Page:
Tuesday, February 23, 2010

Genuine diversity requires boundaries

This morning The Washington Times editorialized about an upcoming Supreme Court case, Christian Legal Society v. Martinez, with important implications for students at public universities. The editorial summarized the case:
...[T]he University of California's Hastings College of Law (in San Francisco) denied official recognition to the Christian Legal Society (CLS), a conservative religious student group. ....

U.C. Hastings objected to the Christian group because it requires its voting members and officers to abide by an extensive, faith-based pledge that includes a prohibition on all premarital and extramarital sex. Anybody can come to the group's meetings and participate, but only those — heterosexual and homosexual alike — who adopt the Statement of Faith can serve as officers and actually lead the Bible study. The university administration decided that a prohibition on sexual activity applicable to all voting members somehow discriminates specifically against homosexuals. (Secondarily, it said CLS discriminates on the basis of religion.) On those grounds, the school refused to register the group. .... [more]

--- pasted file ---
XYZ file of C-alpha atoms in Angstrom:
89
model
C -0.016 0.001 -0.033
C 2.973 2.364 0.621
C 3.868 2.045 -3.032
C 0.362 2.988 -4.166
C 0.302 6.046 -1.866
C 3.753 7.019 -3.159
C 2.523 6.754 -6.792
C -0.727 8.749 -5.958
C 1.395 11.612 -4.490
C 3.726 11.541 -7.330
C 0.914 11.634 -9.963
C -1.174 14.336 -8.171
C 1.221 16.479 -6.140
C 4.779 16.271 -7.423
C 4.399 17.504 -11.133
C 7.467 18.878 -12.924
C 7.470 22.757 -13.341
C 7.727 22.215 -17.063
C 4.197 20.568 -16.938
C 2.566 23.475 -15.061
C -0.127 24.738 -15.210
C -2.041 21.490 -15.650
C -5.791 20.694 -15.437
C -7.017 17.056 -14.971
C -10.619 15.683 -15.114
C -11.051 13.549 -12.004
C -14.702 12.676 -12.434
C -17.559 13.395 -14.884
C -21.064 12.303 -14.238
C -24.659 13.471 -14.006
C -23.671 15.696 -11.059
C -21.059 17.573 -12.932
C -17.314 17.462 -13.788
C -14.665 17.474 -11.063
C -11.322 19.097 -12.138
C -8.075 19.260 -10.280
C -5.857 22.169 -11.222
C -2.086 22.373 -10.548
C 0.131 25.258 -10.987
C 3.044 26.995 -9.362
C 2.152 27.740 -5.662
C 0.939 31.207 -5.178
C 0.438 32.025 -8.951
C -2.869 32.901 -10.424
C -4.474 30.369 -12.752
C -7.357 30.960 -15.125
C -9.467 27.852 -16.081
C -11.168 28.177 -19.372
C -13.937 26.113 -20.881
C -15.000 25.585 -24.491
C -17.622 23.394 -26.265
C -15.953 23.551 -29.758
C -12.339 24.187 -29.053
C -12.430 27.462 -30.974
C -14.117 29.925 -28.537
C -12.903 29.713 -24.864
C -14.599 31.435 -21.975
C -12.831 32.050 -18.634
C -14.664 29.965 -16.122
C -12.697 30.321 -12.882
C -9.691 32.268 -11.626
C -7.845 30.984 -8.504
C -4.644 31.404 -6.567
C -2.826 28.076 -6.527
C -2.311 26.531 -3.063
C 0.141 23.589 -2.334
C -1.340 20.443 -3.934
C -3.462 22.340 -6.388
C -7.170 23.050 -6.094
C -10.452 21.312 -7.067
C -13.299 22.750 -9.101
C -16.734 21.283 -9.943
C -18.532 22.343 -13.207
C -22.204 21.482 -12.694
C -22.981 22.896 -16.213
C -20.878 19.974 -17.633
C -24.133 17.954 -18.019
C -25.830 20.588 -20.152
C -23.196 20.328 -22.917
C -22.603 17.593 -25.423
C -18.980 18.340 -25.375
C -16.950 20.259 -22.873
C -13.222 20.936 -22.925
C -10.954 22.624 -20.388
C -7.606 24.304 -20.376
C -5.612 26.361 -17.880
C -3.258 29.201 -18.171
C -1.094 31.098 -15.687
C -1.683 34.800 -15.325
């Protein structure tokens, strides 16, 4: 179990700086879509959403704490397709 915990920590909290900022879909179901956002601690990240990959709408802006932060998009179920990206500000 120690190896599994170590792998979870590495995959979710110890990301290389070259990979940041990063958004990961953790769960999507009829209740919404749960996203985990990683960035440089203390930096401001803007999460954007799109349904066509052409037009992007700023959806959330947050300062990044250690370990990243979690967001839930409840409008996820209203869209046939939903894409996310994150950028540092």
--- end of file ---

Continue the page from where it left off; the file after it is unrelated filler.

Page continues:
A brief submitted to the Court by law professor and former federal judge Michael W. McConnell is quoted here:
A “variety of viewpoints” is far more likely to be achieved when students are allowed to sort themselves out by interest and viewpoint—Republicans in one club, Democrats in another; Muslims in one organization, Lutherans in another. Without such sorting, all viewpoints are blurred. The Democratic Caucus becomes the Bipartisan Caucus; the Christian, Jewish, and Muslim clubs become the Ecumenical Society; and every other group organized around a belief becomes a Debate Club. Each group becomes no more than its own diverse forum—writ small. The all-comers rule thus defeats the very purpose of recognizing any group as a group in the first place. Preventing students from organizing around shared beliefs does not foster a robust or diverse exchange of views.
EDITORIAL: A new battle of Hastings - Washington Times, Southern Appeal » Religious Liberty’s Battle of Hastings

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